Subject: Networking | May 30, 2017 - 05:00 AM | Sebastian Peak
Tagged: wireless, wifi extender, wi-fi, Rivet Networks, network, msi, lan, Killer xTend, Killer Networking, gigabyte, Ethernet, computex 2017, computex
Rivet Networks has a new Killer Networking product, but it isn't a line of NICs or Wireless adapters; it's actually a combination of both interfaces (including a minimum of three Gigabit Ethernet ports) that combine to turn your PC into switch and a Wi-Fi extender. They call the new product Killer xTend, and Rivet Networks has partnered with MSI and GIGABYTE to bring the new technology to market.
"Killer xTend delivers powerful network extension capabilities to your computer by integrating a network switch that includes at least three Killer Ethernet ports and using a Killer Wireless-AC module as a Wi-Fi extender. This allows your computer to share its network access with other nearby wired and wireless devices with a strong, powerful network connection.
Consumers no longer need to mess with switches and network extenders that are expensive and difficult to configure. Instead, they can use Killer’s innovative new xTend Technology to connect devices such as gaming consoles, smart phones and tablets directly to their gaming PCs. Killer xTend keeps your games, voice, and video fast and smooth because high priority traffic on the Killer PC is prioritized above the traffic from connected devices. Killer xTend also delivers amazing speeds – with potential throughput up to 1 Gbps for each Killer E2500 plus another 867 Mbps for the Killer Wi-Fi module."
The first motherboard launching with Killer xTend is the MSI Z270 GODLIKE GAMING, with three Killer E2500 NICs and a Killer Wireless-AC 1535 module onboard.
"...the new GODLIKE adapts the Killer™ xTend technology as well and delivers powerful network extension capabilities by integrating a network switch that includes 3 Killer Ethernet ports and a Killer Wireless-AC module as a Wi-Fi extender. This allows the GODLIKE GAMING to provide the network access to other nearby wired and wireless devices with a strong, powerful network connection. Gamers no longer need to mess with switches and network extenders that are expensive and difficult to configure – instead they can use Killer’s innovative new xTend Technology to connect devices such as gaming consoles, smart phones, and tablets directly to your gaming PC. The Killer xTend keeps your games, voice, and video fast and smooth because high priority traffic on the Killer PC is prioritized above the traffic from connected devices. Killer xTend also delivers amazing throughput to your home – with potential throughput up to 1 Gbps for each Killer E2500 plus another 867 Mbps for the Killer Wi-Fi module."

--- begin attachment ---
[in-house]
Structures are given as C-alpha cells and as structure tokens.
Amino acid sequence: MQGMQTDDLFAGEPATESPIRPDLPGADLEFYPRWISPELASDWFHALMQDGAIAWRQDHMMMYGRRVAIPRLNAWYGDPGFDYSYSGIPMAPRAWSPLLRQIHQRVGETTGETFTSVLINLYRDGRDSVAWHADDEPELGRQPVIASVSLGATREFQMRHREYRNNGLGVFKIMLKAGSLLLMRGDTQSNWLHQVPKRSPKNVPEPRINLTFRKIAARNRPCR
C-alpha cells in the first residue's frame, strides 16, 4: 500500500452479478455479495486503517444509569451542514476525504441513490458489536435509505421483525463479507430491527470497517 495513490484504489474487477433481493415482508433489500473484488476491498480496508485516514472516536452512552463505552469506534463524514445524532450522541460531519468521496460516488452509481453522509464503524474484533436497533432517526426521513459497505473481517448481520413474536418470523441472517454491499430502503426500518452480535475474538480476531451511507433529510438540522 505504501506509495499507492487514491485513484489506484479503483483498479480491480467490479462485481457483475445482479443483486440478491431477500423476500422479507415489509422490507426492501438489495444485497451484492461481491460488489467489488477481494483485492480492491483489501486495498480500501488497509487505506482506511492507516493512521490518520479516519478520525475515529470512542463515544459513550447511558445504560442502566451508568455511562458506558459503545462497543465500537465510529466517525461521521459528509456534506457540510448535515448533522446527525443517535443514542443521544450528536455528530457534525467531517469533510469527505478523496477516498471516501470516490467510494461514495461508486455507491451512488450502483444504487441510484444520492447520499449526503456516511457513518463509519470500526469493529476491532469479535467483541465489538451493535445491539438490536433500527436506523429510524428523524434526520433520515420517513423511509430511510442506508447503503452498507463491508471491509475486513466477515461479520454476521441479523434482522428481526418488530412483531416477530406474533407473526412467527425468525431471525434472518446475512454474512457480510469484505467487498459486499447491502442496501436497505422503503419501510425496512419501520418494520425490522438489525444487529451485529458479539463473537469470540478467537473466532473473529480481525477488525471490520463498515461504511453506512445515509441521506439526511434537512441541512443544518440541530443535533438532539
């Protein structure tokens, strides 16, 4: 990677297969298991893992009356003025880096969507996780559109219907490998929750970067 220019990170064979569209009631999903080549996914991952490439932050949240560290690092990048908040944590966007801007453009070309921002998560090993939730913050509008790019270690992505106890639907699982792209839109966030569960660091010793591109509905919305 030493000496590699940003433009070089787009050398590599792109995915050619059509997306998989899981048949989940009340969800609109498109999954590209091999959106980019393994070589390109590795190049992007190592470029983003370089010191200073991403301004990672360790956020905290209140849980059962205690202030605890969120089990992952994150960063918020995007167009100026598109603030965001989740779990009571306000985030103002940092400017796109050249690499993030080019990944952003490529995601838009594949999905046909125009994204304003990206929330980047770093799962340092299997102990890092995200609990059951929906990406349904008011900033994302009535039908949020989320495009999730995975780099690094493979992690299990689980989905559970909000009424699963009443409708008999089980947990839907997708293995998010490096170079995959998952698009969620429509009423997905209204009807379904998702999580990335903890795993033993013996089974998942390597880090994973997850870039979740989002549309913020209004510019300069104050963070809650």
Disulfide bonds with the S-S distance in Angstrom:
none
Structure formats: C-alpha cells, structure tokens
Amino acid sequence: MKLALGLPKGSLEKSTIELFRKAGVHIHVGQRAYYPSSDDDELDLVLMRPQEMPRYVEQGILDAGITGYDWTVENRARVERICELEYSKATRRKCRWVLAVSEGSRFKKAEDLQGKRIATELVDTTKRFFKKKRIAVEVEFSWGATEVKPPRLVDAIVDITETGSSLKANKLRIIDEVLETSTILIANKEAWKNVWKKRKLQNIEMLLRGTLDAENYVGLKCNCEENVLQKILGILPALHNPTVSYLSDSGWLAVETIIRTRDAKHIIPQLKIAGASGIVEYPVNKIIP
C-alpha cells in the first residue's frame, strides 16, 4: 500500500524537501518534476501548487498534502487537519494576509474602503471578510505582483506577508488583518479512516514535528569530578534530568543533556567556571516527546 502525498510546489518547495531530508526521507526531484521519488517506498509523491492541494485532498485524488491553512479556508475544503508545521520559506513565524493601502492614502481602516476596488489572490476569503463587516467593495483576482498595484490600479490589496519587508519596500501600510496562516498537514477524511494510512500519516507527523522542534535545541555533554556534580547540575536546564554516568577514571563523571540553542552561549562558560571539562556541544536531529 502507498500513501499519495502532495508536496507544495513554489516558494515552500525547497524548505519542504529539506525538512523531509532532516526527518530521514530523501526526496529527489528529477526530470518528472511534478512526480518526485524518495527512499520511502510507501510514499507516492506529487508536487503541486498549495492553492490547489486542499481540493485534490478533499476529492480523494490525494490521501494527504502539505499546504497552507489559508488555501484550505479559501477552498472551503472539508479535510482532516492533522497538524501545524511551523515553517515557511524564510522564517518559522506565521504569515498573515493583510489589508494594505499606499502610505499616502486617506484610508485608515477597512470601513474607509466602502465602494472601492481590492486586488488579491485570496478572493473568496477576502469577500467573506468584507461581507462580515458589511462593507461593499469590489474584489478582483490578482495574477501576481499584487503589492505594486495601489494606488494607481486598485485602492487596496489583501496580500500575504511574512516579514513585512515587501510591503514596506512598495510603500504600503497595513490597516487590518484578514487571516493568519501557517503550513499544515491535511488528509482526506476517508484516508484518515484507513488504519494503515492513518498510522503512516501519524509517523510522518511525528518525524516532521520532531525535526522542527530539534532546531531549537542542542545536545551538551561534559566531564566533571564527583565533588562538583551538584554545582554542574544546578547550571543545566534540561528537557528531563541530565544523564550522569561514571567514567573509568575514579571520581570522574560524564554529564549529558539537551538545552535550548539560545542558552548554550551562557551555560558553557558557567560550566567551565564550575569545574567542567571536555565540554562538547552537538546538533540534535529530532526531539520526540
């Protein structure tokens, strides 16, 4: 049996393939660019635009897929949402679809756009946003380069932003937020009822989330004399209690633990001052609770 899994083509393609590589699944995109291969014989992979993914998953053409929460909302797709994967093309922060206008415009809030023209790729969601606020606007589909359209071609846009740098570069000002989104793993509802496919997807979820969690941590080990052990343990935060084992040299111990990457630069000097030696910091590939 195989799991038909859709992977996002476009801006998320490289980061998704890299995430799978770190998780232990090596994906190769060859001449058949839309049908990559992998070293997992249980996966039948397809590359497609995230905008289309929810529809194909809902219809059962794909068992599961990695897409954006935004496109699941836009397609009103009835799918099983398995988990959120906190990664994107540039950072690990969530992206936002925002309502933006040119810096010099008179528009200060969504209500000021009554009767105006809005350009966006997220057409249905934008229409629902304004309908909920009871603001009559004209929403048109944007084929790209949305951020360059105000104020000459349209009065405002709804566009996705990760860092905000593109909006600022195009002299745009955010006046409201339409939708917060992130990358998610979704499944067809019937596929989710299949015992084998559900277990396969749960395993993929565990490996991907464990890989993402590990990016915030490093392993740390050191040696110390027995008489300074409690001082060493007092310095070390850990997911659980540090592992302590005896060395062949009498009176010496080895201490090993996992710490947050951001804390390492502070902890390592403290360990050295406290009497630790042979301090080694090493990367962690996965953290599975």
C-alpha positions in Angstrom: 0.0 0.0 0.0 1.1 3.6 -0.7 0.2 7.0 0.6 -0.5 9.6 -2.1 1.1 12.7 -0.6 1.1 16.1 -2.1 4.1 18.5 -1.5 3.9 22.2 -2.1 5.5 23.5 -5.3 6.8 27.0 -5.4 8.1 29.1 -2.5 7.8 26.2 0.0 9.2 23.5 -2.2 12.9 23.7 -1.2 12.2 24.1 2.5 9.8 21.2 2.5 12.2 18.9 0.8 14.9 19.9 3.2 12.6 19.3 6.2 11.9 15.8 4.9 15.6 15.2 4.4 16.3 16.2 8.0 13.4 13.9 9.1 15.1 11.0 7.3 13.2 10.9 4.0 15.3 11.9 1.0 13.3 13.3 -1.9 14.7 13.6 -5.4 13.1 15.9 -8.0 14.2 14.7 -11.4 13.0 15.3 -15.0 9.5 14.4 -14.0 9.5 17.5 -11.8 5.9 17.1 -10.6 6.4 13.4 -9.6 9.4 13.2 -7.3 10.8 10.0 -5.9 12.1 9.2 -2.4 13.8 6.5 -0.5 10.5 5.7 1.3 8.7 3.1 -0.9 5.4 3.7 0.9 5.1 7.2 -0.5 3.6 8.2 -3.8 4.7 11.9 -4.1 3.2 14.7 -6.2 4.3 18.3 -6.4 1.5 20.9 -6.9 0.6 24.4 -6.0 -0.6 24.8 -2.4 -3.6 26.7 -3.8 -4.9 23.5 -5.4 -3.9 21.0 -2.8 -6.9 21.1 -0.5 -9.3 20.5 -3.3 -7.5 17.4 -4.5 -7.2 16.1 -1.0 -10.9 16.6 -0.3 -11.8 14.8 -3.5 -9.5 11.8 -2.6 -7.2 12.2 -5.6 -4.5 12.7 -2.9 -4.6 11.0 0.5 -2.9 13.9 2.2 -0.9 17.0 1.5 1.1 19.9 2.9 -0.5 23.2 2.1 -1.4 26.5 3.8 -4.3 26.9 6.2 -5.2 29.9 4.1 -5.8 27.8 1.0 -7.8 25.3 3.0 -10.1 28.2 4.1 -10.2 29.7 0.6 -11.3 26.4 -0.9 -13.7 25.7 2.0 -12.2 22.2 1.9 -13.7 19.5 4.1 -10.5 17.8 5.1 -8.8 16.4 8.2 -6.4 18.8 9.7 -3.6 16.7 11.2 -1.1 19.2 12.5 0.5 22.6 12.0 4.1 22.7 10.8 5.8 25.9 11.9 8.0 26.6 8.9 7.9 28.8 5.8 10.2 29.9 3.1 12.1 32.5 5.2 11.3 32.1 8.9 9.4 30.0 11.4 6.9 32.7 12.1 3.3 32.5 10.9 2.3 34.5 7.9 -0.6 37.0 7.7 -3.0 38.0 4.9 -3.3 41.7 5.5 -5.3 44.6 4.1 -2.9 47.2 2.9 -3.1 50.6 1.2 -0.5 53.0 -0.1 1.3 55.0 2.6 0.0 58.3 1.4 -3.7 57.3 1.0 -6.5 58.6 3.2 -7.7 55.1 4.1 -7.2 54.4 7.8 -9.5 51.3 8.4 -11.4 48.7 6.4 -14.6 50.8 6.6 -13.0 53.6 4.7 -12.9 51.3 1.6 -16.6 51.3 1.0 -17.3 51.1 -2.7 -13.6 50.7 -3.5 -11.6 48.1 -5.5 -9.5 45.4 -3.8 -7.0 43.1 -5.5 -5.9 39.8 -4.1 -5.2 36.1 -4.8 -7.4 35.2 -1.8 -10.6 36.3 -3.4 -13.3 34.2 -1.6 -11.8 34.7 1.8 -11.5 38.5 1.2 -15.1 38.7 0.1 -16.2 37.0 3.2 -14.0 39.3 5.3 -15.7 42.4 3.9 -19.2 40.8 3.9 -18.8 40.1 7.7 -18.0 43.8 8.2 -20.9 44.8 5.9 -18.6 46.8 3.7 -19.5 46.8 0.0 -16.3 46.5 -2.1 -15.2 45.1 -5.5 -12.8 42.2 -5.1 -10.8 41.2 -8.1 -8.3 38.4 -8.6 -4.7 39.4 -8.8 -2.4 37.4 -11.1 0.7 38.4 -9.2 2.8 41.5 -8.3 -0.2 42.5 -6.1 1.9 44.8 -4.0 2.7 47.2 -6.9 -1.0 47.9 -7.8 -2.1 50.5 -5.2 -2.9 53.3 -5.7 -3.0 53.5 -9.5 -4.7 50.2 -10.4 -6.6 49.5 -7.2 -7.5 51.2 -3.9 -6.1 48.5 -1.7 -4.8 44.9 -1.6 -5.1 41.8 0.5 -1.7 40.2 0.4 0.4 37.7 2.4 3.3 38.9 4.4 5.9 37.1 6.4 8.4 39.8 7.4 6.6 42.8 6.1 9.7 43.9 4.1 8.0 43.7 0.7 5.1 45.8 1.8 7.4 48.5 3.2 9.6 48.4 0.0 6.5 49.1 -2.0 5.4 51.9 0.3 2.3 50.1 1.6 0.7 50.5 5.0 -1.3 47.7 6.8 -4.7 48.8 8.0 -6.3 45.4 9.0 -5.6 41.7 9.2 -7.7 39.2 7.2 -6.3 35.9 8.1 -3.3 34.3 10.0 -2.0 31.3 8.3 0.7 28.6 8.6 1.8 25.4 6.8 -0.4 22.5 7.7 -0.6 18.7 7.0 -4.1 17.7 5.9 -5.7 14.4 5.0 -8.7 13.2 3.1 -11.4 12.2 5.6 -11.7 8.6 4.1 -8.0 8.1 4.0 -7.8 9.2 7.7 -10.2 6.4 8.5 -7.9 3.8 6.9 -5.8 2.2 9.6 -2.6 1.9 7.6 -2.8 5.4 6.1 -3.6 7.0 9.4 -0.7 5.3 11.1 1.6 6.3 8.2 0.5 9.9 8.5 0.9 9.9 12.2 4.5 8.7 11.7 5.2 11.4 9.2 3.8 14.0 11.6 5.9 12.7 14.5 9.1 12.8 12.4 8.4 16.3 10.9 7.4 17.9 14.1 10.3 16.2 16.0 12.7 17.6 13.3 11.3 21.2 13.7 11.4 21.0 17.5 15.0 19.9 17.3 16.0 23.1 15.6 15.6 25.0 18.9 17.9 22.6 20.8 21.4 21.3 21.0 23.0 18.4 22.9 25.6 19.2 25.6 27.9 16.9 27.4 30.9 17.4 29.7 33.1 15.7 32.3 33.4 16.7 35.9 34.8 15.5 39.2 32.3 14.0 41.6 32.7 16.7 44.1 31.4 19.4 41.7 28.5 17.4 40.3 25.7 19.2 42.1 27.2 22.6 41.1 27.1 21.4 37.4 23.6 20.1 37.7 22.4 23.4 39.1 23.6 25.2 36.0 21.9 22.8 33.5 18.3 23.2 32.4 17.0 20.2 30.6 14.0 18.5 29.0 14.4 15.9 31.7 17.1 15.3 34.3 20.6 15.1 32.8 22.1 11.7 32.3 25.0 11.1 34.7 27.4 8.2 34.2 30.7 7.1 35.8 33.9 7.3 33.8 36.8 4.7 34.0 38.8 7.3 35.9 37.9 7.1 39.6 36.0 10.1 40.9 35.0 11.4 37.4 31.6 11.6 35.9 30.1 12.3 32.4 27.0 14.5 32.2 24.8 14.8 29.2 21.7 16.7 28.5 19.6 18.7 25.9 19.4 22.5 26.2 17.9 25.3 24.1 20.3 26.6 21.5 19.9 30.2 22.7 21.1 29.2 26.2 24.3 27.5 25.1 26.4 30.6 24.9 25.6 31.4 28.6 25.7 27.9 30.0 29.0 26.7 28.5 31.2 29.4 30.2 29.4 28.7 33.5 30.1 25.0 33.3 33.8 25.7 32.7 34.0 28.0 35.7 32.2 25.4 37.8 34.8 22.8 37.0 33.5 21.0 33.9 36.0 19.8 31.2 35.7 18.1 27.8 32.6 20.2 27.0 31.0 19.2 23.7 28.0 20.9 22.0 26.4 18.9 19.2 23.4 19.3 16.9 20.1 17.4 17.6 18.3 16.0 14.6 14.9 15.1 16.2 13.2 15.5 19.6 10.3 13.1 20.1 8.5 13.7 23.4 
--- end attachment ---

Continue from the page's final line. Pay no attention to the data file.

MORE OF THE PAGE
GIGABYTE's AORUS Gaming Series will include Killer xTend, though no specific models were mentioned in the press release from Rivet Networks.
Full press release after the break.
Subject: Networking | January 6, 2016 - 01:14 PM | Tim Verry
Tagged: wifi extender, mu-mimo, D-Link, 802.11ac
D-Link is using CES to show off several new bits of consumer networking gear including the upcoming DIR-A91 router and a bundled Wi-Fi extender. The Verge was able to get several photos of the networking gear which are available here. Exact specifications are not yet available (D-Link does not have product pages up yet, either), but according to The Verge the DIR-A91 and the DAP-1655 Wi-Fi booster will set you back $470 and will be available in the second half of the year.
Looking at the photos, the DIR-A91 is a smaller version of top end AC3200 and AC3150 routers. It supports 802.11ac with beamforming and will eventually support MU-MIMO with a firmware update. It offers up five RJ45 ports (4 LAN, 1 WAN) and a single USB port. Both the Wi-Fi router and extender each have four external antennas.
The router further supports up to eight of the Wi-Fi extenders (though the bundle only comes with one, they will be sold individually as well) which appear to connect via Ethernet and provide an additional access point. It is not clear if they are alternatively capable of acting as a repeater (connecting to the router over wireless and then offering a new access point).
The price ($470!) is rather steep in my opinion, but if the performance is there the router and extender bundle may be a better option than a single super-router (like the 8 antenna arachnid monsters from ASUS, D-Link, Linksys, et al) for some people if you can run Ethernet to your other floors or the other end of the house (although Powerline Ethernet may be an option it'd be a bottleneck).
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